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Wireless photos, video hit some static

New U.S. guidelines meant to free up wireless e-mails with attached photos and videos are getting a mixed reception from carriers.

New U.S. guidelines meant to free up wireless e-mails with attached photos and videos are running into some interference.

Two cellular trade groups, 3G Americas and CDMA Development Group, this week released the guidelines, which describe how cell phone carriers that use incompatible standards can exchange photo, video or audio e-mails.

The guidelines are getting a mixed reception, however. AT&T Wireless, T-Mobile USA and Cingular Wireless, which all use the GSM (Global System for Mobile Communications) standard, are enthusiastic supporters. But a representative for Verizon Wireless, which uses CDMA (Code Division Multiple Access) technology, was noncommittal Tuesday about whether the carrier would adopt them.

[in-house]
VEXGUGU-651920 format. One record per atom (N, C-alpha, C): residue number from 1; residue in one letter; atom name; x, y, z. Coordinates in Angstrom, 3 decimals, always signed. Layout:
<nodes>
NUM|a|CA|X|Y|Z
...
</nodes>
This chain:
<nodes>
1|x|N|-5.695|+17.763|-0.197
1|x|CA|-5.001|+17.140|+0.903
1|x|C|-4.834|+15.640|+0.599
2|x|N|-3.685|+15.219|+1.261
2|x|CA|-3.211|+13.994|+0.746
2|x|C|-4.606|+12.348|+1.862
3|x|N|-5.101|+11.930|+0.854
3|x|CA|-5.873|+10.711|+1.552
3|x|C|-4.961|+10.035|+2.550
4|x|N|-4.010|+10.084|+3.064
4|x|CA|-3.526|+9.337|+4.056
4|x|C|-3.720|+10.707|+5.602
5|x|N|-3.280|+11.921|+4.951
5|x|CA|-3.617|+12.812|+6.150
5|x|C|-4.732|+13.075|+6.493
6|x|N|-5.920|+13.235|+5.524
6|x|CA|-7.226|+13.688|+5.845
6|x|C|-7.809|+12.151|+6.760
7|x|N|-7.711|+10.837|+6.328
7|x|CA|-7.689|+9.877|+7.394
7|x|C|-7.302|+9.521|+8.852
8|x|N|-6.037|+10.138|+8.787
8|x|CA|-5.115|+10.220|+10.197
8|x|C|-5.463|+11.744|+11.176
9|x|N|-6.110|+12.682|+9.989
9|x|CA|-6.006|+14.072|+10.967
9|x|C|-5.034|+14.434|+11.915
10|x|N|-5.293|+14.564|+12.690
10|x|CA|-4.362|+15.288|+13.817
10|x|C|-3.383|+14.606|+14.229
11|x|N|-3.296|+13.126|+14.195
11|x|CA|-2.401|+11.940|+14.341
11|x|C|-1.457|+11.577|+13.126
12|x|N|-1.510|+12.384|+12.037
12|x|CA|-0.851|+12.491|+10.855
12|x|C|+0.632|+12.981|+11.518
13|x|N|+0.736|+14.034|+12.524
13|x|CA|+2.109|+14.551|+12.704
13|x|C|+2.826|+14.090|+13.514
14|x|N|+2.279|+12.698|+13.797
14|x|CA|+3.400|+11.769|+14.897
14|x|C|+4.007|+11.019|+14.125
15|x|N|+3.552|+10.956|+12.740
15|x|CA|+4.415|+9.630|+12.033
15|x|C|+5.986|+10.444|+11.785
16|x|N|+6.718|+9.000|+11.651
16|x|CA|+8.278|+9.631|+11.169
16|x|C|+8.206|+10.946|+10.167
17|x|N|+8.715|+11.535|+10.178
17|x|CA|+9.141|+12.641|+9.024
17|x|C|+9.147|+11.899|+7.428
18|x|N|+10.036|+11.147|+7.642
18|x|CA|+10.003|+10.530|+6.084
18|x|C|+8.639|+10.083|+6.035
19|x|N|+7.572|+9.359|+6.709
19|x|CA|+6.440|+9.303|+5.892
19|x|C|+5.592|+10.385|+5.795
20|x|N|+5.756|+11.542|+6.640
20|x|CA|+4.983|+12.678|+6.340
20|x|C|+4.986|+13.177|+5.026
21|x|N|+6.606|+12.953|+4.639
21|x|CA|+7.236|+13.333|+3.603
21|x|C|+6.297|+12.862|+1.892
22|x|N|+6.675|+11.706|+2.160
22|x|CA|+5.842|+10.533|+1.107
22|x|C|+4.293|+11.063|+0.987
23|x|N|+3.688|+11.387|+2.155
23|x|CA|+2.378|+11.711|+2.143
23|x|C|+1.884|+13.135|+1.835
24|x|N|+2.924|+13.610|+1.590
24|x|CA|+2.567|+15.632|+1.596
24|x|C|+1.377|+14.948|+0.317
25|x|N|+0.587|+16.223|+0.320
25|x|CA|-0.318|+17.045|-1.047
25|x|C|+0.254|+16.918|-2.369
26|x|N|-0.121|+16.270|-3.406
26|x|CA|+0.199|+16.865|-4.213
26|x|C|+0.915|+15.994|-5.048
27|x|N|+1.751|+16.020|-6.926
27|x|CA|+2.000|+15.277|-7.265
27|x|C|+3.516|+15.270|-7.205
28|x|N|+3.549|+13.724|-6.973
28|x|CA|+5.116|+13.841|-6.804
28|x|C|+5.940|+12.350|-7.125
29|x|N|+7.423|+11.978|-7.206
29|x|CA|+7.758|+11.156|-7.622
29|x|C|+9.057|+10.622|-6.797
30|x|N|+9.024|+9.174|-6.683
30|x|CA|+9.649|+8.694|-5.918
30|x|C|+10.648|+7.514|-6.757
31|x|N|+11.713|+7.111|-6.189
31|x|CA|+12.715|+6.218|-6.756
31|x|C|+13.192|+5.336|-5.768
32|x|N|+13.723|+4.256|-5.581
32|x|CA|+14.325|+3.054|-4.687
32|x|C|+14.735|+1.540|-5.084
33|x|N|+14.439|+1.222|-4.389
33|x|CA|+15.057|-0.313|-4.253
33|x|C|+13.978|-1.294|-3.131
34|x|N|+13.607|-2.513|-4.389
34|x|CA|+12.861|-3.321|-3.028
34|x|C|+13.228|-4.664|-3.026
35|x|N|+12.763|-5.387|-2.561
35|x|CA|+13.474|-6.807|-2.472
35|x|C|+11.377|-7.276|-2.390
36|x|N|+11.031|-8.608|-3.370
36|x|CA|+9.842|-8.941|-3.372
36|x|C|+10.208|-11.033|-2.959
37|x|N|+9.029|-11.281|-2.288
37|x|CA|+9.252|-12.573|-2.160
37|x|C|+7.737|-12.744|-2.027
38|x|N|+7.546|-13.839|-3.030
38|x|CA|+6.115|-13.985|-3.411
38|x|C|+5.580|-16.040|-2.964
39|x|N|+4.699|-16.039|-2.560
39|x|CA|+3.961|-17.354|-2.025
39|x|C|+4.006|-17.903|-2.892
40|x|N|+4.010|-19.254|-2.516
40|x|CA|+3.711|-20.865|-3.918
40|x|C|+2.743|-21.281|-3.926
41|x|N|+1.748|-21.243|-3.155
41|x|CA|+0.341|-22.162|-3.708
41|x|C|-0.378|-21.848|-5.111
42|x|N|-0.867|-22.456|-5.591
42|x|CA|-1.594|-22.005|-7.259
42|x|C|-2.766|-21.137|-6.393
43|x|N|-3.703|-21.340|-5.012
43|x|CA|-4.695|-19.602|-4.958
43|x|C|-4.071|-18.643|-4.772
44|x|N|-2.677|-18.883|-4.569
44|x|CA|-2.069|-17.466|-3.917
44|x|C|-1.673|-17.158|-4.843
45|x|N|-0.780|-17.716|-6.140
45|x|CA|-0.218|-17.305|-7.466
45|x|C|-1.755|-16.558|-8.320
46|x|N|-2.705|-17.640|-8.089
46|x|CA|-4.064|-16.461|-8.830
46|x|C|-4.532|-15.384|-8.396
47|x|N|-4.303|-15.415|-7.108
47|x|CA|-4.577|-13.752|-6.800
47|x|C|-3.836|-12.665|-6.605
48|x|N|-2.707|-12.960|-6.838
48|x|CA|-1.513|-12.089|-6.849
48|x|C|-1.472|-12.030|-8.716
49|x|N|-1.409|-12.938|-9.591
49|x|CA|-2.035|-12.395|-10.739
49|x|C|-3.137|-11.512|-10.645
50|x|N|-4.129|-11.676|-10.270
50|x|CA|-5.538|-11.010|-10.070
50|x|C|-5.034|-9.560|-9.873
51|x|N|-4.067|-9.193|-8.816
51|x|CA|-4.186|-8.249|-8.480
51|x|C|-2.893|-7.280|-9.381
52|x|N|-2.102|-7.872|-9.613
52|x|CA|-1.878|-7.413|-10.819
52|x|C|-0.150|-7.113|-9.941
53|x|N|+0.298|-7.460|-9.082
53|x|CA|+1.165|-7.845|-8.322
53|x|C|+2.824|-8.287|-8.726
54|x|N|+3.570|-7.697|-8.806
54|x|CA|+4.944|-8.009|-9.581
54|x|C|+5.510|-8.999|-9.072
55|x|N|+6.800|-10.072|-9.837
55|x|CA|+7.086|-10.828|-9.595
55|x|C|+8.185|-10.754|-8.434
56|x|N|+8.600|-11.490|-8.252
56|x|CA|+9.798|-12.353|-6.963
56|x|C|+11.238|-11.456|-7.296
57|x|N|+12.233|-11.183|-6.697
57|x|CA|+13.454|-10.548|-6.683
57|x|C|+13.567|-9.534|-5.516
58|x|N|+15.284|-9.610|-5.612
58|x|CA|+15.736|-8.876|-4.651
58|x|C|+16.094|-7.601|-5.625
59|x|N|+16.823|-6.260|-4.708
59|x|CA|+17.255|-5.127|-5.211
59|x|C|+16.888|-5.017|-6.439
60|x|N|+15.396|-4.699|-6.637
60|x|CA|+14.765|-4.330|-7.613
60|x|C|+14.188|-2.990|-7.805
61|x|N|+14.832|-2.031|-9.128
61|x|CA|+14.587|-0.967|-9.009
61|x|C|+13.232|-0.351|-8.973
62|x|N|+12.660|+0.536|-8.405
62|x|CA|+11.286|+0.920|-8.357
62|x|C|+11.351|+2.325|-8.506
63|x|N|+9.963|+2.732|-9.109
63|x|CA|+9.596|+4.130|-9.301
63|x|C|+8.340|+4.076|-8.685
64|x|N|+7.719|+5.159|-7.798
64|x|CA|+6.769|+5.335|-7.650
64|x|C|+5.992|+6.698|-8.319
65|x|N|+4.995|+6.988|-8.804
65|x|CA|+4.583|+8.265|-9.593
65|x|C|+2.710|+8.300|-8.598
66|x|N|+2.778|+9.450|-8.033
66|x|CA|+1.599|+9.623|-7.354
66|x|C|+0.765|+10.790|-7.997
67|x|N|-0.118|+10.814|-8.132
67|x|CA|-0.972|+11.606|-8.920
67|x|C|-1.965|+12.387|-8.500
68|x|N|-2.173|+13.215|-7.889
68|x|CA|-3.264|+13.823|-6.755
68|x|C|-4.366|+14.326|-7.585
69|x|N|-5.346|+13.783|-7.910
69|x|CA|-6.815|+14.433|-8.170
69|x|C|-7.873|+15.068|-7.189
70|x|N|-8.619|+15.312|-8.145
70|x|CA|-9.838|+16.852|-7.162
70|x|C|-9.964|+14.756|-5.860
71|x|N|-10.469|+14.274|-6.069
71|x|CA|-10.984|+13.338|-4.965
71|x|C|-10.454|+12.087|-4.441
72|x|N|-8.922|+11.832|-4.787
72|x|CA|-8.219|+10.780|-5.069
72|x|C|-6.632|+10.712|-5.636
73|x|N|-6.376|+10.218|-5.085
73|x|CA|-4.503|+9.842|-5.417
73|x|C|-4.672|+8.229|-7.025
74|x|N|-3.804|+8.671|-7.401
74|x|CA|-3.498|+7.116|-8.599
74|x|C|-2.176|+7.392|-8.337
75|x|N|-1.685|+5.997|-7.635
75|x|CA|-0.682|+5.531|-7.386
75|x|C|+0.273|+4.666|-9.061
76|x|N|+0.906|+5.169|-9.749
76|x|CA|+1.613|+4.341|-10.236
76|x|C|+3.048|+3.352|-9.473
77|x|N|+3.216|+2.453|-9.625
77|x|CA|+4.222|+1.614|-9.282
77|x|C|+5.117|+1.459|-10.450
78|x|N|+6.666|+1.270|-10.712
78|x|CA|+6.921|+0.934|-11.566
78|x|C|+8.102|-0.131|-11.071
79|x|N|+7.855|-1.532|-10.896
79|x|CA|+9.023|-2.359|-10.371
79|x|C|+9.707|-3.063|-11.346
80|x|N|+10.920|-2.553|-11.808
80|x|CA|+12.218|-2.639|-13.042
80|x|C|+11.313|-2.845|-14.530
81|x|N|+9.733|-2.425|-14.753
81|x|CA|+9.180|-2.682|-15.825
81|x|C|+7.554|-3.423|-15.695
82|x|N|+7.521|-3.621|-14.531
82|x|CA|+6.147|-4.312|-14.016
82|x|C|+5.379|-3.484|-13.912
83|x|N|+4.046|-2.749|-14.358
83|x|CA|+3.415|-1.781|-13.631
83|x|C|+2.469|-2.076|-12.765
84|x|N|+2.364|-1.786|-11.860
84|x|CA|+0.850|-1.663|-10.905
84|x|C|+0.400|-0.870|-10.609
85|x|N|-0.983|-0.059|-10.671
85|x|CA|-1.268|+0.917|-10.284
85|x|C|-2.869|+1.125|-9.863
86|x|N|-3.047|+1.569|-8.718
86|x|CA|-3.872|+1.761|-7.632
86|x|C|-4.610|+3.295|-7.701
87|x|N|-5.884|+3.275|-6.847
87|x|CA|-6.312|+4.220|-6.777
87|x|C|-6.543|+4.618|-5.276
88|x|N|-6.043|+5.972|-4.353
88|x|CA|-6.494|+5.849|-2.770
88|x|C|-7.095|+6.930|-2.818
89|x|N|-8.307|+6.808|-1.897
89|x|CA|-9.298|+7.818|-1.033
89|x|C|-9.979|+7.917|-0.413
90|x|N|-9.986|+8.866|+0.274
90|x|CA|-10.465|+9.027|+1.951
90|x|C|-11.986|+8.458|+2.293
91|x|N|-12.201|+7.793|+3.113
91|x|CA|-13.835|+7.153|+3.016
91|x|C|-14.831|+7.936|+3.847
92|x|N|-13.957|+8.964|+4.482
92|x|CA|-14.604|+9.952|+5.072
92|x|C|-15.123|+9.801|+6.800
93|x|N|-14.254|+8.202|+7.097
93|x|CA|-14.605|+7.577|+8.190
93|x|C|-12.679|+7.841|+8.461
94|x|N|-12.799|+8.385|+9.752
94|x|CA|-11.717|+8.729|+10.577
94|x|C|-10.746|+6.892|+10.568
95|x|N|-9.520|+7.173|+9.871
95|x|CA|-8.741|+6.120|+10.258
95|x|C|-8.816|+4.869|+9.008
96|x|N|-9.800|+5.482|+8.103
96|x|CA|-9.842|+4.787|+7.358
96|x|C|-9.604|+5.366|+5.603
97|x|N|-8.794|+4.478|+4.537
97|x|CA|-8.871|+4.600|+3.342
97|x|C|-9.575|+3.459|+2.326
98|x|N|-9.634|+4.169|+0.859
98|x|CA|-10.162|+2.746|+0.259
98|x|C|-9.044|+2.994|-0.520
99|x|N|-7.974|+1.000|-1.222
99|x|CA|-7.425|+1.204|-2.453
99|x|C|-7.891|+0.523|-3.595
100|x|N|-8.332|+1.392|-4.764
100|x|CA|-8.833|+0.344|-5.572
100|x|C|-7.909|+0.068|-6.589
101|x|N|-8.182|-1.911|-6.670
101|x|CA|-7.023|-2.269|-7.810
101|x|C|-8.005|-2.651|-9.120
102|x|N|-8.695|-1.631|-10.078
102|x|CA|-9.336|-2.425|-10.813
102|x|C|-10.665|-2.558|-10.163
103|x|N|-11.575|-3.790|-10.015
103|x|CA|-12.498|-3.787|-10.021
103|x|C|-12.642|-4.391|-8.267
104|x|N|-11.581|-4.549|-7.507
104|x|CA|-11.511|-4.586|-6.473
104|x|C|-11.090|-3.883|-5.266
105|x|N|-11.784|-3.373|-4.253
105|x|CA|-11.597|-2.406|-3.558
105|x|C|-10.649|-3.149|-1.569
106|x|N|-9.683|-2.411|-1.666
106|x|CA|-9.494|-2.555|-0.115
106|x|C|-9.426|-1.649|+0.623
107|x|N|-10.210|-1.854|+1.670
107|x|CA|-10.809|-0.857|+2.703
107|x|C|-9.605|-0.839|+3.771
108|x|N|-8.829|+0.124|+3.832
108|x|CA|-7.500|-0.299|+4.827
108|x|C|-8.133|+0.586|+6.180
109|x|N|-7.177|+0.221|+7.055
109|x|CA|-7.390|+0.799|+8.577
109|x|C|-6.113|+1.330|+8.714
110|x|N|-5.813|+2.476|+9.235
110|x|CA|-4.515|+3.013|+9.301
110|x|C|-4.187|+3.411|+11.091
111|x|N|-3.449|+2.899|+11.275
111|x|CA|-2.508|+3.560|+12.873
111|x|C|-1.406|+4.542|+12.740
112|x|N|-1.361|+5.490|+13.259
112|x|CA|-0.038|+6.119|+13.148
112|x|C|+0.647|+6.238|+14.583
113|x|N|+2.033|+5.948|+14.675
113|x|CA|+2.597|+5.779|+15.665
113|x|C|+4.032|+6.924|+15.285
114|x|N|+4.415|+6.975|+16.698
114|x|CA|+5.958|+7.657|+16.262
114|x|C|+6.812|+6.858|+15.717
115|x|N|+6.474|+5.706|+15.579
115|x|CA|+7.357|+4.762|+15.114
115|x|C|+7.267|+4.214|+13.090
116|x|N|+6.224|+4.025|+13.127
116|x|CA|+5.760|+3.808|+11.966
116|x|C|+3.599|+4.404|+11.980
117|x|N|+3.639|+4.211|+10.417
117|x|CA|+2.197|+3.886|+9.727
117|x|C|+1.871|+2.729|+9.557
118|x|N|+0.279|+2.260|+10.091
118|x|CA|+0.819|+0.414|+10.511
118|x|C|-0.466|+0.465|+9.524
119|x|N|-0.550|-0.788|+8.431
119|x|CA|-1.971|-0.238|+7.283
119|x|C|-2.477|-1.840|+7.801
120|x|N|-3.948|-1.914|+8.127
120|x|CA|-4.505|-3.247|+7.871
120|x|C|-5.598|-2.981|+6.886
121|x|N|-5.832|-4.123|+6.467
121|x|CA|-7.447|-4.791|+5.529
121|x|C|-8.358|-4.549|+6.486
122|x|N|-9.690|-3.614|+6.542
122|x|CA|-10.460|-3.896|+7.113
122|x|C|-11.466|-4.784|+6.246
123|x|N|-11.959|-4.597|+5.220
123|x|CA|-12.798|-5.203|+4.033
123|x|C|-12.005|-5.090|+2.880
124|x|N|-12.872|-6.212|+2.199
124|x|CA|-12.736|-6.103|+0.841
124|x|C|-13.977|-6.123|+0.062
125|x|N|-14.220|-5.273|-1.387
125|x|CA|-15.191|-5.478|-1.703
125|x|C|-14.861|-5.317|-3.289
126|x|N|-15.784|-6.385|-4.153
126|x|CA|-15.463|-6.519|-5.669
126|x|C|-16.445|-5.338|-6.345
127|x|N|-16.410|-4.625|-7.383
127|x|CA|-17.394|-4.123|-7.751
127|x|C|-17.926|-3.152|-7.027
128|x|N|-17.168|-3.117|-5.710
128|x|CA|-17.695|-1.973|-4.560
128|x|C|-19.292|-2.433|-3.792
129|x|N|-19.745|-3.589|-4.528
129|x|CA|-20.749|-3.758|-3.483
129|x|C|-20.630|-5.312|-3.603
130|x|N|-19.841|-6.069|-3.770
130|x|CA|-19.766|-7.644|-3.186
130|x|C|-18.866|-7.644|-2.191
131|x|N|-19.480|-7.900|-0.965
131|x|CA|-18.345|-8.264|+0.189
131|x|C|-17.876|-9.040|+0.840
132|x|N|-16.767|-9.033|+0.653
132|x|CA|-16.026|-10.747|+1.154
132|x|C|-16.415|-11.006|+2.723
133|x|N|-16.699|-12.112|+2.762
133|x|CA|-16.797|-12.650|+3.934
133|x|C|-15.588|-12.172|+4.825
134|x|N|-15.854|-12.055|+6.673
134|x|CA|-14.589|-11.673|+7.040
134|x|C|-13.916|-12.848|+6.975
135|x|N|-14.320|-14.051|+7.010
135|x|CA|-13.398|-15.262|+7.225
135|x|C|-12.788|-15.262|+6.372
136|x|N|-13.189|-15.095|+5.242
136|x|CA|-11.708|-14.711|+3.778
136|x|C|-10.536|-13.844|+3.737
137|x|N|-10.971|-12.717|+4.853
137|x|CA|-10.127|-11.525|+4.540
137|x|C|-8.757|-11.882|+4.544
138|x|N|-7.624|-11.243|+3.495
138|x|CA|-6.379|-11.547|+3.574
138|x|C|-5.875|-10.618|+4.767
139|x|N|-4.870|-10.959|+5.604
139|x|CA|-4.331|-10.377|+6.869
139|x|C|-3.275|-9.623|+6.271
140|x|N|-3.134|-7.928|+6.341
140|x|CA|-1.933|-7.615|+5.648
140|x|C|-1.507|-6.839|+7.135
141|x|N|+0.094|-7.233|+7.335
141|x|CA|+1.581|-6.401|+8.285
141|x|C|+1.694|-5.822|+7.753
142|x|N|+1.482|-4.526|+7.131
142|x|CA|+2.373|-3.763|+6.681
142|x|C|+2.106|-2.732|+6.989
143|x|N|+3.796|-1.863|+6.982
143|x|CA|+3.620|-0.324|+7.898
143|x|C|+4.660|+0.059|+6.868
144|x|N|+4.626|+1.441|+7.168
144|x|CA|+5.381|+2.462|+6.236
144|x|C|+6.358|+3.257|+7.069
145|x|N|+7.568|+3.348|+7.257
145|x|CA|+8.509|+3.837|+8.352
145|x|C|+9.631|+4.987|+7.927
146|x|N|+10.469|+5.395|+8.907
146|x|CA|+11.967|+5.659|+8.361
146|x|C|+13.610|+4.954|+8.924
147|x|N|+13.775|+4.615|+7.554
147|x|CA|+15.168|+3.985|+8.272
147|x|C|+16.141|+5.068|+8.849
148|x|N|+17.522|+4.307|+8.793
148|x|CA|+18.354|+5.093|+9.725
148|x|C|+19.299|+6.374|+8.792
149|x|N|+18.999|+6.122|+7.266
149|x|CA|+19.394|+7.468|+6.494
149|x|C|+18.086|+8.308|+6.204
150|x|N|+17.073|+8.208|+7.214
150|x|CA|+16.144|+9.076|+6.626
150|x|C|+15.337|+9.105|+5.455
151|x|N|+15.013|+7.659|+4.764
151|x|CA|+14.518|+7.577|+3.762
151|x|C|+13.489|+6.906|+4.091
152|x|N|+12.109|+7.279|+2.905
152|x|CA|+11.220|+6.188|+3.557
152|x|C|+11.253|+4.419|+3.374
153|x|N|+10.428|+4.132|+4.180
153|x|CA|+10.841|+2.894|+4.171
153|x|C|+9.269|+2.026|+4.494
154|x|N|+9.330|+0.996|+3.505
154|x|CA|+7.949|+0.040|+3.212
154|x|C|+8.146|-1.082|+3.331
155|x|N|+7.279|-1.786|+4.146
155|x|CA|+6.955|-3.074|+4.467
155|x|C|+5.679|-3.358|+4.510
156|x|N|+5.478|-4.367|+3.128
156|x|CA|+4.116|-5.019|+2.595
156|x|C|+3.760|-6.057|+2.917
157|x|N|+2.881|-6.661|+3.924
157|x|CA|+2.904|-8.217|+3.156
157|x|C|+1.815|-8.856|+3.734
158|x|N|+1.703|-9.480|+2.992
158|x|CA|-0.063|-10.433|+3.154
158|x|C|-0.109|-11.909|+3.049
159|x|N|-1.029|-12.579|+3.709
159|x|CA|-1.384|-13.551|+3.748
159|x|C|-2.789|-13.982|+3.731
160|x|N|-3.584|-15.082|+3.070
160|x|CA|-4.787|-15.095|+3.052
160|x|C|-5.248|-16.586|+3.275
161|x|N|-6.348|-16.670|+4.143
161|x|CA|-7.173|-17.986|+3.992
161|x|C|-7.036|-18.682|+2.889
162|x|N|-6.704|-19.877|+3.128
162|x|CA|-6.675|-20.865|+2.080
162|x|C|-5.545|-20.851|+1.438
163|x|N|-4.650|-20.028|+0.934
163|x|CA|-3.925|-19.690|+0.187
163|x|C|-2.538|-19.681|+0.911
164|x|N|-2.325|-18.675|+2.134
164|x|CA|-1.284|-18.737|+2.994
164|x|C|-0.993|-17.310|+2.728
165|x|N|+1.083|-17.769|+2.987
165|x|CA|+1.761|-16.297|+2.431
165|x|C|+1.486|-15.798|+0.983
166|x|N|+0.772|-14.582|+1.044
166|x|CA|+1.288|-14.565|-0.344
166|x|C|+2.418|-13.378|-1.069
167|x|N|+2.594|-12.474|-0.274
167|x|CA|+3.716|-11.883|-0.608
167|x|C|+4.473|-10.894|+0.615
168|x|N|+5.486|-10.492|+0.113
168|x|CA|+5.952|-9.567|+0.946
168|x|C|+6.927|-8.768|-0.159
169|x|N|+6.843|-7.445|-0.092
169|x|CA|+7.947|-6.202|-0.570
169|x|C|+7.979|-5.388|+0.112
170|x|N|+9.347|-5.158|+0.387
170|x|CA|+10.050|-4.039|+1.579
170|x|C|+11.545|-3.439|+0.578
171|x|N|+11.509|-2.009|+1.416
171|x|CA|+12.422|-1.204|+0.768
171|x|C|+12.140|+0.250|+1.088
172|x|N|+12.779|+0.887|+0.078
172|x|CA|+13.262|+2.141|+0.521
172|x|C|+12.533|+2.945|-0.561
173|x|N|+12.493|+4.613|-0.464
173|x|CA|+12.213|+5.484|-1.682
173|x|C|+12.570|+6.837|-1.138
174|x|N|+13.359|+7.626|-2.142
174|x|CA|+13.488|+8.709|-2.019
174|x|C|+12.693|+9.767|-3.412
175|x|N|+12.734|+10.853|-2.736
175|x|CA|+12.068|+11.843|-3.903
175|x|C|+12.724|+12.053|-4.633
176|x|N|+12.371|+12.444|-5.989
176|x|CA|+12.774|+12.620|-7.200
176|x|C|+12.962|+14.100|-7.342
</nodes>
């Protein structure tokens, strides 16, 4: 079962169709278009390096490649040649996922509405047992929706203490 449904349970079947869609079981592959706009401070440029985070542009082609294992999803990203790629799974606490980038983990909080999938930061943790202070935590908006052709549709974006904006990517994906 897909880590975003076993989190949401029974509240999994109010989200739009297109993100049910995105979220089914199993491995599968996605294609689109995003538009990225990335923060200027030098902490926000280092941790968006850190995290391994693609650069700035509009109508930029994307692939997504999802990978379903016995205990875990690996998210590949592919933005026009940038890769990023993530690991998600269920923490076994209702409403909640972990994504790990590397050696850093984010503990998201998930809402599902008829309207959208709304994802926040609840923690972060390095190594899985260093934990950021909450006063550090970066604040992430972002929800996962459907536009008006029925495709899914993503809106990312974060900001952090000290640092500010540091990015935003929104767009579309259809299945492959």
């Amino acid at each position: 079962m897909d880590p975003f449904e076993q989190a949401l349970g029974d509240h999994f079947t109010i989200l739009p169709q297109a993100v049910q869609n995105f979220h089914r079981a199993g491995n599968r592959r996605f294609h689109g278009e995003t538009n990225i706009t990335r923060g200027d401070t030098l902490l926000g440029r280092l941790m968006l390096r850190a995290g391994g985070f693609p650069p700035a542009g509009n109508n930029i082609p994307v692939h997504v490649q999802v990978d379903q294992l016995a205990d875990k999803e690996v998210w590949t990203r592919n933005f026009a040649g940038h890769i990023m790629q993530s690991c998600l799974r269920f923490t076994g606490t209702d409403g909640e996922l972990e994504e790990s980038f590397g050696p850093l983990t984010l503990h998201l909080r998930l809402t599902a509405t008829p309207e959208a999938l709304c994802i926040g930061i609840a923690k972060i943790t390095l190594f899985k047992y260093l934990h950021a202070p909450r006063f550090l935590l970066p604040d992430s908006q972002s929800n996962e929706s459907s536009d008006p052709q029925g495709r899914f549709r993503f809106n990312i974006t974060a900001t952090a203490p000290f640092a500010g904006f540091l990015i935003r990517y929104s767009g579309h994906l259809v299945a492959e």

"We'll review them, but we haven't made any commitment to them," the representative said.

Photo and video e-mails are the latest, and most promising, of data-oriented services carriers are using to add luster to calling plans and seek new revenue opportunities. But such "mixed media" messages still can't connect between standards because carriers have yet to agree on a way to create the needed digital bridge.

About three-quarters of all cell phones use the GSM standard. CDMA is the next dominant cell phone standard, representing about 18 percent of the world's cell phones.

The four carriers, however, have expressed confidence that interoperable mixed media messaging services will be available this summer.